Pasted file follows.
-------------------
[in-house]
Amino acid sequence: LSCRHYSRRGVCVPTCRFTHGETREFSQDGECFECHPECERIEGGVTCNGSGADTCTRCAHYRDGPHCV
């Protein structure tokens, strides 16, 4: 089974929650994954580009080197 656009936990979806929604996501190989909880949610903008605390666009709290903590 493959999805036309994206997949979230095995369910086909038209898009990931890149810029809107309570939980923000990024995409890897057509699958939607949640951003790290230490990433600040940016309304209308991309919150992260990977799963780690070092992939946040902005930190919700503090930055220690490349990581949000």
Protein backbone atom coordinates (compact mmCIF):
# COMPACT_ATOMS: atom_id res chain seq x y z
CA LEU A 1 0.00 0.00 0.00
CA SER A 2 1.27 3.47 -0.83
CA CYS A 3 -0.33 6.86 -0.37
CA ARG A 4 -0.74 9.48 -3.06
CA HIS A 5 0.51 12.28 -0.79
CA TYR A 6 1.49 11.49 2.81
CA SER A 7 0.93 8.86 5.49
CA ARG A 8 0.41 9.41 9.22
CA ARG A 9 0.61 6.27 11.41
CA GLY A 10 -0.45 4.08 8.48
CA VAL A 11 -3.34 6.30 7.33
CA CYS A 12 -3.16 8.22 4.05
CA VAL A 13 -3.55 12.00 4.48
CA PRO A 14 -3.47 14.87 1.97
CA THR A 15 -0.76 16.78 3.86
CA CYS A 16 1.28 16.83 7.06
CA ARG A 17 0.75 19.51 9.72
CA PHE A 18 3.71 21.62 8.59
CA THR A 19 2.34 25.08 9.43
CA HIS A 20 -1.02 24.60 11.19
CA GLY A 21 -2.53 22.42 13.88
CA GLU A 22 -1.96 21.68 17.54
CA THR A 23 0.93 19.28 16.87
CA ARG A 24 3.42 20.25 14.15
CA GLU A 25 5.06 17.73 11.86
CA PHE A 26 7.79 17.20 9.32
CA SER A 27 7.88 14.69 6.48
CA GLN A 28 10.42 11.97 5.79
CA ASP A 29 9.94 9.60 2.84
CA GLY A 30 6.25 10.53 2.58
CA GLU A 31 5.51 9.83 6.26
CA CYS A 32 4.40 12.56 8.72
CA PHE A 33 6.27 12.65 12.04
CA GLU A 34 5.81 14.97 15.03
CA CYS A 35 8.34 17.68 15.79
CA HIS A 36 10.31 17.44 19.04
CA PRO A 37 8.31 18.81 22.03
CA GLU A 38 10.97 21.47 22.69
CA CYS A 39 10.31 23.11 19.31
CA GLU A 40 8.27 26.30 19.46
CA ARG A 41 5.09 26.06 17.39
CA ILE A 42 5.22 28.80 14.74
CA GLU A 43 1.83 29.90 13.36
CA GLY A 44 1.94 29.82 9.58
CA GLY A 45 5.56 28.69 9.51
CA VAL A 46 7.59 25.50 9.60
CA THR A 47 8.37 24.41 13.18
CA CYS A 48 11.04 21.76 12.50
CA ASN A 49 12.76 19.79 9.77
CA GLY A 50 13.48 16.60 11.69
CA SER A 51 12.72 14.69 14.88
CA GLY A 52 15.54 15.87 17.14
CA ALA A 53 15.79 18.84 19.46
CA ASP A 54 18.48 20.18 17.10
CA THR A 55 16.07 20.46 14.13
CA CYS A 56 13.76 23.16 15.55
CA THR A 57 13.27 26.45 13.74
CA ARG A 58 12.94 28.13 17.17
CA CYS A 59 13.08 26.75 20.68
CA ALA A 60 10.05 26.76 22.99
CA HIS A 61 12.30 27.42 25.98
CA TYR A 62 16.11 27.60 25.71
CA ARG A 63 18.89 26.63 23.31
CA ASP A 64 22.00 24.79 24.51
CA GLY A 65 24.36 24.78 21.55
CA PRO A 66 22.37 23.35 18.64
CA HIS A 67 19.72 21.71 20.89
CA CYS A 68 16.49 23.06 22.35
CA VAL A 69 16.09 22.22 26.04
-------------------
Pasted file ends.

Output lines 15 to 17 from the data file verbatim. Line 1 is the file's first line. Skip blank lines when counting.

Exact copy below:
CA GLY A 10 -0.45 4.08 8.48
CA VAL A 11 -3.34 6.30 7.33
CA CYS A 12 -3.16 8.22 4.05